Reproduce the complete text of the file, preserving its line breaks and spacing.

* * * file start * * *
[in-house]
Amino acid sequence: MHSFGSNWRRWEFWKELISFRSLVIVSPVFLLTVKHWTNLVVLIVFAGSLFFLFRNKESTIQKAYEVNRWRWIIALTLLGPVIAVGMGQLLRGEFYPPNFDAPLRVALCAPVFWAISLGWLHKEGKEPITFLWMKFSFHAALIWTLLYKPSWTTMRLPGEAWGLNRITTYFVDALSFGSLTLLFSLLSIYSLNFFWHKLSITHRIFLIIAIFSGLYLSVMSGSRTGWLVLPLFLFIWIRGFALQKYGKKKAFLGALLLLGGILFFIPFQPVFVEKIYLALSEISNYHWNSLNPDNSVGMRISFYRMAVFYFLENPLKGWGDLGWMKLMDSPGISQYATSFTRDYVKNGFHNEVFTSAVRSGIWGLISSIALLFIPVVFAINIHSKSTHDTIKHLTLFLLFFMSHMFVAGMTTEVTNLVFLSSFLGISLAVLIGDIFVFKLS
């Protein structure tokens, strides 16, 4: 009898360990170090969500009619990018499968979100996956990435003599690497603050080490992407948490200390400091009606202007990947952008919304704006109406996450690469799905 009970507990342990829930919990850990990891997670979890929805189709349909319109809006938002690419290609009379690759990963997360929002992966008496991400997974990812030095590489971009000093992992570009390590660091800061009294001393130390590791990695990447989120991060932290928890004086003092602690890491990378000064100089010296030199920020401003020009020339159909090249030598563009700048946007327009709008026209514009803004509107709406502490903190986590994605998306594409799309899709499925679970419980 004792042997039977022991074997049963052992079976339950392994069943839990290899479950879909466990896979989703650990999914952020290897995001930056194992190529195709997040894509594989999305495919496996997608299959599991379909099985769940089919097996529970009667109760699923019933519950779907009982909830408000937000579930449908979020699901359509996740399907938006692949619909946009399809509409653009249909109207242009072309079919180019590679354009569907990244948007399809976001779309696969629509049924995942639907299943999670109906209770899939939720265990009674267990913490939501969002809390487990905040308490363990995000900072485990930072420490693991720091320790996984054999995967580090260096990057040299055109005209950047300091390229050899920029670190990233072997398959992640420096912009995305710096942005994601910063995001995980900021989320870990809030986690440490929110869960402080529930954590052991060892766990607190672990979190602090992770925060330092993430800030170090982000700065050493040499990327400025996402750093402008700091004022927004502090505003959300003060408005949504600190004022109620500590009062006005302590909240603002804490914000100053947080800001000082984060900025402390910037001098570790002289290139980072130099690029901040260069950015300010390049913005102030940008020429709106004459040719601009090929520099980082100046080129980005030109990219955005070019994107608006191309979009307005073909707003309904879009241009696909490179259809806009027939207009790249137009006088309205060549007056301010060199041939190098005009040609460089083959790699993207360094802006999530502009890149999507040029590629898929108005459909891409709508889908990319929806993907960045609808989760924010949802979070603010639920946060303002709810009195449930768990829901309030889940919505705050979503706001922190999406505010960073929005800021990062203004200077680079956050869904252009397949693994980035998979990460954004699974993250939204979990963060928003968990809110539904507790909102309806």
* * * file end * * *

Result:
[in-house]
Amino acid sequence: MHSFGSNWRRWEFWKELISFRSLVIVSPVFLLTVKHWTNLVVLIVFAGSLFFLFRNKESTIQKAYEVNRWRWIIALTLLGPVIAVGMGQLLRGEFYPPNFDAPLRVALCAPVFWAISLGWLHKEGKEPITFLWMKFSFHAALIWTLLYKPSWTTMRLPGEAWGLNRITTYFVDALSFGSLTLLFSLLSIYSLNFFWHKLSITHRIFLIIAIFSGLYLSVMSGSRTGWLVLPLFLFIWIRGFALQKYGKKKAFLGALLLLGGILFFIPFQPVFVEKIYLALSEISNYHWNSLNPDNSVGMRISFYRMAVFYFLENPLKGWGDLGWMKLMDSPGISQYATSFTRDYVKNGFHNEVFTSAVRSGIWGLISSIALLFIPVVFAINIHSKSTHDTIKHLTLFLLFFMSHMFVAGMTTEVTNLVFLSSFLGISLAVLIGDIFVFKLS
């Protein structure tokens, strides 16, 4: 009898360990170090969500009619990018499968979100996956990435003599690497603050080490992407948490200390400091009606202007990947952008919304704006109406996450690469799905 009970507990342990829930919990850990990891997670979890929805189709349909319109809006938002690419290609009379690759990963997360929002992966008496991400997974990812030095590489971009000093992992570009390590660091800061009294001393130390590791990695990447989120991060932290928890004086003092602690890491990378000064100089010296030199920020401003020009020339159909090249030598563009700048946007327009709008026209514009803004509107709406502490903190986590994605998306594409799309899709499925679970419980 004792042997039977022991074997049963052992079976339950392994069943839990290899479950879909466990896979989703650990999914952020290897995001930056194992190529195709997040894509594989999305495919496996997608299959599991379909099985769940089919097996529970009667109760699923019933519950779907009982909830408000937000579930449908979020699901359509996740399907938006692949619909946009399809509409653009249909109207242009072309079919180019590679354009569907990244948007399809976001779309696969629509049924995942639907299943999670109906209770899939939720265990009674267990913490939501969002809390487990905040308490363990995000900072485990930072420490693991720091320790996984054999995967580090260096990057040299055109005209950047300091390229050899920029670190990233072997398959992640420096912009995305710096942005994601910063995001995980900021989320870990809030986690440490929110869960402080529930954590052991060892766990607190672990979190602090992770925060330092993430800030170090982000700065050493040499990327400025996402750093402008700091004022927004502090505003959300003060408005949504600190004022109620500590009062006005302590909240603002804490914000100053947080800001000082984060900025402390910037001098570790002289290139980072130099690029901040260069950015300010390049913005102030940008020429709106004459040719601009090929520099980082100046080129980005030109990219955005070019994107608006191309979009307005073909707003309904879009241009696909490179259809806009027939207009790249137009006088309205060549007056301010060199041939190098005009040609460089083959790699993207360094802006999530502009890149999507040029590629898929108005459909891409709508889908990319929806993907960045609808989760924010949802979070603010639920946060303002709810009195449930768990829901309030889940919505705050979503706001922190999406505010960073929005800021990062203004200077680079956050869904252009397949693994980035998979990460954004699974993250939204979990963060928003968990809110539904507790909102309806």